DETROIT (Reuters) - U.S. auto sales in November likely slid 0.2 percent from the same month in 2016 despite high discounts to consumers as automakers have sought to clear out record levels of unsold 2017 model vehicles, industry consultants J.D. Power and LMC Automotive said on Monday.
“The need to clear out record inventories of prior model-year vehicles continues to keep incentive spending aggressive in November,” Thomas King, J.D. Power’s senior vice president of data and analytics, said in a release accompanying the consultants’ sales predictions.
New 2018 model-year vehicles have accounted for 44 percent of month-to-date sales, compared with November 2016 when the then-new 2017 model-year vehicles made up 53 percent of sales.
November U.S. new vehicle sales will likely be about 1.374 million units, a drop of 0.2 percent from 1.377 million units a year earlier, the consultancies said.
The forecast was based on the first 16 selling days of November. Automakers will release U.S. sales results for the month on Dec. 1.
Despite the minor dip in new vehicle sales, LMC raised its full-year 2017 forecast to 17.2 million units, from a previous estimate of 17.1 million units.
The seasonally adjusted annualized rate for November will be 17.3 million vehicles, down nearly 2 percent from 17.6 million units in the same month in 2016, the consultancies said.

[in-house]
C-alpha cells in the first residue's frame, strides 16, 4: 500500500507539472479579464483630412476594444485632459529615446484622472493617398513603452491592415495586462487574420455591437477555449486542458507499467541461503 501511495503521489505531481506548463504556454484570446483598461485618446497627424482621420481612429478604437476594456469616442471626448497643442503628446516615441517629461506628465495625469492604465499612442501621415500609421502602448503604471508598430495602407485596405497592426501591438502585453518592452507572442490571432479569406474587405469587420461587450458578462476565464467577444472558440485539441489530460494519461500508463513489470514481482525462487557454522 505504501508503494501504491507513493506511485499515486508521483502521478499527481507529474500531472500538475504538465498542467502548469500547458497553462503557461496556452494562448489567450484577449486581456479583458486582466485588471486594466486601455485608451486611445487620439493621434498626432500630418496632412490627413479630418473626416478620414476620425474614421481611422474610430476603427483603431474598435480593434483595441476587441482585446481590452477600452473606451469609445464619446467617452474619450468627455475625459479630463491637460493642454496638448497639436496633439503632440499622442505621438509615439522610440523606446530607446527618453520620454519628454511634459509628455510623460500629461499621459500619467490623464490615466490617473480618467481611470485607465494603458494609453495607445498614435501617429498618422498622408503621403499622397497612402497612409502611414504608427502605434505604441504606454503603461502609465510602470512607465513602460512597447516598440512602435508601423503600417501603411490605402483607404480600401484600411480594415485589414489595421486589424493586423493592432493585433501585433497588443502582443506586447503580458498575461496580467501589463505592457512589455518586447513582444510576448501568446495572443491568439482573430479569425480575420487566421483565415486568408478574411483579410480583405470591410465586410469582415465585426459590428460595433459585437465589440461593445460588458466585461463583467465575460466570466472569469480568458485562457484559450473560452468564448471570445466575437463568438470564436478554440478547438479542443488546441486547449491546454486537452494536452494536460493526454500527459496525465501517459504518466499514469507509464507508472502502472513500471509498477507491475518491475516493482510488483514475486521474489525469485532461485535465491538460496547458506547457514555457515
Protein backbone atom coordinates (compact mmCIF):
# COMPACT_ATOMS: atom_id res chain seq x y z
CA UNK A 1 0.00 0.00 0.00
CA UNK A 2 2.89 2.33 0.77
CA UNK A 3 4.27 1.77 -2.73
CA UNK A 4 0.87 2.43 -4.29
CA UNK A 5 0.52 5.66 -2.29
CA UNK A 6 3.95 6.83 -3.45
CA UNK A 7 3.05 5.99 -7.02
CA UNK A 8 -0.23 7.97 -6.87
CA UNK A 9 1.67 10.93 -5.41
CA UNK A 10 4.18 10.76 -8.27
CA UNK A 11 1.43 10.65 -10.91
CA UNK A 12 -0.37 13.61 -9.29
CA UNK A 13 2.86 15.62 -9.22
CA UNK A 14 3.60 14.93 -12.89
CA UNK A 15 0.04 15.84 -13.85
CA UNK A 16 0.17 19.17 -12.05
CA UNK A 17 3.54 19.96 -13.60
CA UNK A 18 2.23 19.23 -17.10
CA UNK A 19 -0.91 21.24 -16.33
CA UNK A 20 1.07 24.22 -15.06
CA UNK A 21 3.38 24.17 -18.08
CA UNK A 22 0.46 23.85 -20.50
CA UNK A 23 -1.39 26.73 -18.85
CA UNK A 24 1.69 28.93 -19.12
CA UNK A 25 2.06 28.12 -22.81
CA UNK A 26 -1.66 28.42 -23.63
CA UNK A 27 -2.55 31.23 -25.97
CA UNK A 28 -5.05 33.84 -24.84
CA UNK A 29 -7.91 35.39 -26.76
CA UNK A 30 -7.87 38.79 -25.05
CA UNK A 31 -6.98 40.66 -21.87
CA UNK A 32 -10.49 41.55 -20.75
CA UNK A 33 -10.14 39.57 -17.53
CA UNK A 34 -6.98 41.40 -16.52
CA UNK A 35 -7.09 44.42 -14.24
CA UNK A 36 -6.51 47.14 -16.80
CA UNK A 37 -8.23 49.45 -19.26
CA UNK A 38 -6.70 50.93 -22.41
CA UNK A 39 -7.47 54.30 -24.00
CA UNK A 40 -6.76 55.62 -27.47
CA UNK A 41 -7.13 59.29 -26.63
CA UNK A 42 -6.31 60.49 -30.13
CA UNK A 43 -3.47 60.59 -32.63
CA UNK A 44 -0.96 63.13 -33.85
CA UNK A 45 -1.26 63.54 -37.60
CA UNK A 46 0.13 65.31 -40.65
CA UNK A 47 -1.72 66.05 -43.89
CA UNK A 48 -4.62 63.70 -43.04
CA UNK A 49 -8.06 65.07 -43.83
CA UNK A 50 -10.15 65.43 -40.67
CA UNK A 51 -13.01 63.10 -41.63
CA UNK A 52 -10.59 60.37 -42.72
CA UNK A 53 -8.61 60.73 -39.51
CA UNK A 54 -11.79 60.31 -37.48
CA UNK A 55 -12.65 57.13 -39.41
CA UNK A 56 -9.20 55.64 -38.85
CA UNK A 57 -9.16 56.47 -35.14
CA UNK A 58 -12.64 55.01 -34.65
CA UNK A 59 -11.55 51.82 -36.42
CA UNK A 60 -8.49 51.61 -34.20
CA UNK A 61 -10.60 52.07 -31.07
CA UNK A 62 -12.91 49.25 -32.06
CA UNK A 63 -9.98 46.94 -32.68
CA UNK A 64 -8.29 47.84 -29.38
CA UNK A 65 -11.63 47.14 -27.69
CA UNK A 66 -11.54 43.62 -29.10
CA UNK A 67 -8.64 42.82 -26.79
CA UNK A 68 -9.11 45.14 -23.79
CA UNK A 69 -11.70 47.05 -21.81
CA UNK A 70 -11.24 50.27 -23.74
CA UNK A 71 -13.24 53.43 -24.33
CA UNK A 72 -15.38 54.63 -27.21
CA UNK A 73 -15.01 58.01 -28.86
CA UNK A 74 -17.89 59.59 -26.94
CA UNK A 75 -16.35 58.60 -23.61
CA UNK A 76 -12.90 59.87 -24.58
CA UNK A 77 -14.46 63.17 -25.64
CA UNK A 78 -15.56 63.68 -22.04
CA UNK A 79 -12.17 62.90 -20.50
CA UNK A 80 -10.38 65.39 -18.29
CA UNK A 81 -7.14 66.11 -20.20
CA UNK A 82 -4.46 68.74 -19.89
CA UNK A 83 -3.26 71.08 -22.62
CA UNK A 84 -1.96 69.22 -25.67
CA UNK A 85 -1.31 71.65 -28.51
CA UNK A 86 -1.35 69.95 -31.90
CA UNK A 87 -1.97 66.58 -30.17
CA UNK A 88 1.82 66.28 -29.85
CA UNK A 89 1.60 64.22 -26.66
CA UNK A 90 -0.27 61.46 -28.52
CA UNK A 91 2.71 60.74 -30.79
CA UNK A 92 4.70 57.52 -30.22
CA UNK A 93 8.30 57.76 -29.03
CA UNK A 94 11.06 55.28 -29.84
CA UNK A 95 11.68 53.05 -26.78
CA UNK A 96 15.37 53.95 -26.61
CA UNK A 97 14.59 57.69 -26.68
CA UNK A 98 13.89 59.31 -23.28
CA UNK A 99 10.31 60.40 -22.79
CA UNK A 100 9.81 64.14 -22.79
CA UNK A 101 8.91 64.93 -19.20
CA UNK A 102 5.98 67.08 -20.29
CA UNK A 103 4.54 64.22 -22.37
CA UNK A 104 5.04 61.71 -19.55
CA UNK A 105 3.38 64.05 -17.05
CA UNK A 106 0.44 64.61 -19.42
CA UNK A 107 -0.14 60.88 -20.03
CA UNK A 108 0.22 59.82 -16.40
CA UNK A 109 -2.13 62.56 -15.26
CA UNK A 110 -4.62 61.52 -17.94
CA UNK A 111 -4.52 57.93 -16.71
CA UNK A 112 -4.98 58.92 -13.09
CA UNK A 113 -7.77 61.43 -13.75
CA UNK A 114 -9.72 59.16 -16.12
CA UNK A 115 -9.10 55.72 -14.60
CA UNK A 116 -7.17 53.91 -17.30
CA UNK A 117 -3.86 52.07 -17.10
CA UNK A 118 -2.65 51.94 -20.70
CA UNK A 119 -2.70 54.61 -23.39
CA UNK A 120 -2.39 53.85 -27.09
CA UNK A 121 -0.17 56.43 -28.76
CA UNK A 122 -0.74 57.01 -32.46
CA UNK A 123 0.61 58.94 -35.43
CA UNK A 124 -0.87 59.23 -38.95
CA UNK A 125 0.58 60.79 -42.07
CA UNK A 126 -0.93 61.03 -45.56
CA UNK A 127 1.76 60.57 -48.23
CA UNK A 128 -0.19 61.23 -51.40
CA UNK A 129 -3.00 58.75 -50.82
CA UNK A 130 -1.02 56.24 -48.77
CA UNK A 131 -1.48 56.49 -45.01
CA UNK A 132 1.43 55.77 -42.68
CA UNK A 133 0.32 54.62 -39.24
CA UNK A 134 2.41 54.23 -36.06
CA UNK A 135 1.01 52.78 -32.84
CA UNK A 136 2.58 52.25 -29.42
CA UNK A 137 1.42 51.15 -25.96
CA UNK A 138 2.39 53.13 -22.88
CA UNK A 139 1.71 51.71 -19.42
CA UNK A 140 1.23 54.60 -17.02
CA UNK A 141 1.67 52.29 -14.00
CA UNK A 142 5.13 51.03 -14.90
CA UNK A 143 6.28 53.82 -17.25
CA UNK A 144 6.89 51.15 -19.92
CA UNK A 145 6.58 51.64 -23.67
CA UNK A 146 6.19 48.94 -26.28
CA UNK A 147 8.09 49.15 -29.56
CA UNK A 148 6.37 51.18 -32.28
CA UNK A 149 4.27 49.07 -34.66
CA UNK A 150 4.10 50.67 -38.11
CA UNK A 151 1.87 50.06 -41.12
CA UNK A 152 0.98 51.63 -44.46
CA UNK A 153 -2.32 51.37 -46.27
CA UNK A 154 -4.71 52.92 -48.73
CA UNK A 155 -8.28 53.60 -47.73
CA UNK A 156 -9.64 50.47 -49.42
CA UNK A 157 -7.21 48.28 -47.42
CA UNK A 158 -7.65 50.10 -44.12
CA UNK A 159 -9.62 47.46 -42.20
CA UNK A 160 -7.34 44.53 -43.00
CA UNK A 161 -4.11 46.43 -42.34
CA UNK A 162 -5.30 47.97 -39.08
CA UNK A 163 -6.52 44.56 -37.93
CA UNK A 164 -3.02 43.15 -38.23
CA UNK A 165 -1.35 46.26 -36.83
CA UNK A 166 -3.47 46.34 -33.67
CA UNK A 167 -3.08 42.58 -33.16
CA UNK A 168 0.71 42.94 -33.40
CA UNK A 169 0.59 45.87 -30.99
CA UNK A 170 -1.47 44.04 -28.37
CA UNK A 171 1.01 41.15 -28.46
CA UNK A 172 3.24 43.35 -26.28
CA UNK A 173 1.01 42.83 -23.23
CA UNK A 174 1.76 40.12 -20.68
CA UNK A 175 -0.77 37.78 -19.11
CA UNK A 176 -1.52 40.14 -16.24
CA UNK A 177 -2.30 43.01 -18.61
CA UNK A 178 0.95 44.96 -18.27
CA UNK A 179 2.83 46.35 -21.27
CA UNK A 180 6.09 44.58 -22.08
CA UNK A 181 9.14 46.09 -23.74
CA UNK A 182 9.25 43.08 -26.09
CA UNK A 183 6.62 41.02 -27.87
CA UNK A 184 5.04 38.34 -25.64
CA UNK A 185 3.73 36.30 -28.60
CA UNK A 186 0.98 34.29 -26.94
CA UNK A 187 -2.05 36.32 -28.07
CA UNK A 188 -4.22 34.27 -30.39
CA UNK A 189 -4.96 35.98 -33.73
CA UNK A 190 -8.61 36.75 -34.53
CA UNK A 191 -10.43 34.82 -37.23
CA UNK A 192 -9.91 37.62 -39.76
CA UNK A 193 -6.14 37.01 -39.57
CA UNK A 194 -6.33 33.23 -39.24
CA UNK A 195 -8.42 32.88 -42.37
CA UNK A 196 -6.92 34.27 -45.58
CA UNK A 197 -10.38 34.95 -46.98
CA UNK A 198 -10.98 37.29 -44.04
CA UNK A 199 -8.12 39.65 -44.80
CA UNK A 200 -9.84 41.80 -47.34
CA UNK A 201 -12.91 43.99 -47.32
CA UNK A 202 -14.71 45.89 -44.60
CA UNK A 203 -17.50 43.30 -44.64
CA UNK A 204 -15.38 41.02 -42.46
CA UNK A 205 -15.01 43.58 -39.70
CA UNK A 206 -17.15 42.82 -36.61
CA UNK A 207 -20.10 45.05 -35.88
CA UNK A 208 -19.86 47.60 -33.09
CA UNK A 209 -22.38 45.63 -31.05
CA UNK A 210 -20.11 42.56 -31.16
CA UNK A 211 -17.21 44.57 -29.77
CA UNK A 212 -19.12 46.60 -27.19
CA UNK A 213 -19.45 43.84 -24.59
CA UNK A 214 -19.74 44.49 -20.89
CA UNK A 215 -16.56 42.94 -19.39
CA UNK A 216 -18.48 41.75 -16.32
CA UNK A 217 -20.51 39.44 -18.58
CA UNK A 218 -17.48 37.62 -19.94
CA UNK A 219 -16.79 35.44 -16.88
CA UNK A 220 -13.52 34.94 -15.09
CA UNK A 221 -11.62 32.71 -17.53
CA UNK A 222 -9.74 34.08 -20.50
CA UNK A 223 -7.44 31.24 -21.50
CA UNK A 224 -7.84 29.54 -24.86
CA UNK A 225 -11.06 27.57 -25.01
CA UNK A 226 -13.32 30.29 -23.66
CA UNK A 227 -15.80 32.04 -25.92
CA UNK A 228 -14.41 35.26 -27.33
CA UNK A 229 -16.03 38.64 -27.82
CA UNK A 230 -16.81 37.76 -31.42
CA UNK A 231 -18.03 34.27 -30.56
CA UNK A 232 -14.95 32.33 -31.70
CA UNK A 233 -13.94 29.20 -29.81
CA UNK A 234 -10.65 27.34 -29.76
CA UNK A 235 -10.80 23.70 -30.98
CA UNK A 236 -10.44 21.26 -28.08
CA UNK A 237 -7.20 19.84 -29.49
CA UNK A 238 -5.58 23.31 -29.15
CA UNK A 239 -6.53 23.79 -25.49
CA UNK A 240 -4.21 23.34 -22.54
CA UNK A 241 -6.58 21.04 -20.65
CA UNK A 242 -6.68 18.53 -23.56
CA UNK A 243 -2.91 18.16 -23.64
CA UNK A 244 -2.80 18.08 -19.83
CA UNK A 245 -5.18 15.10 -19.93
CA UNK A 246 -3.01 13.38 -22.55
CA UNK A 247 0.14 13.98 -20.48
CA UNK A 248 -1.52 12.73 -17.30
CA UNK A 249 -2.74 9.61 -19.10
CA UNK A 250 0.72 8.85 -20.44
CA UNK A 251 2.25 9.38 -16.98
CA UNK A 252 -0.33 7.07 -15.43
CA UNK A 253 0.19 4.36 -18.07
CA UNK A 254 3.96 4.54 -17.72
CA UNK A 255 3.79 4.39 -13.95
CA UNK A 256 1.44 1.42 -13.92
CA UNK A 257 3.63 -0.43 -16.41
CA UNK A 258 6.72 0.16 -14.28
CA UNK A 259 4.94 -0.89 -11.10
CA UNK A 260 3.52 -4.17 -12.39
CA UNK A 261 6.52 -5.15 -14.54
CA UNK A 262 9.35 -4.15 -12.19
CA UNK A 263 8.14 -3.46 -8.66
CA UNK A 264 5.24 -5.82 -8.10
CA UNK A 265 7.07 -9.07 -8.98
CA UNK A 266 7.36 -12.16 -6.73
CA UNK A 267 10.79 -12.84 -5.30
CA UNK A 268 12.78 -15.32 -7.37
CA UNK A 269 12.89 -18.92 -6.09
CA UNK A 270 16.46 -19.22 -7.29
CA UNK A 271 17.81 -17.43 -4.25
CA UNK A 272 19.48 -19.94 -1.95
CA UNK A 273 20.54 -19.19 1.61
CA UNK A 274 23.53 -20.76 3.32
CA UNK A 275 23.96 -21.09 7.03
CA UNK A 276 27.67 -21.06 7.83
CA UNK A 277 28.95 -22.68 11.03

Retail sales to consumers, which do not include multiple fleet sales to rental agencies, businesses and government, were also set to decline 0.1 percent in November.
U.S. sales of new cars and trucks hit a record high of 17.55 million units in 2016. But a saturated market, thanks partly to a glut of nearly new used vehicles, has forced automakers to hike discounts to entice consumers to buy.
The average discount per vehicle in November hit $4,065, just short of an all-time record in September of $4,091.
Discounts hit 10.8 percent of the manufacturer’s recommended sales prices. Experts believe that anything above 10 percent hurts vehicle resale values and is ultimately unhealthy for the industry.
The consultancies noted that discounts have exceeded 10 percent in 16 of the last 17 months.
Reporting by Nick Carey; Editing by Matthew Lewis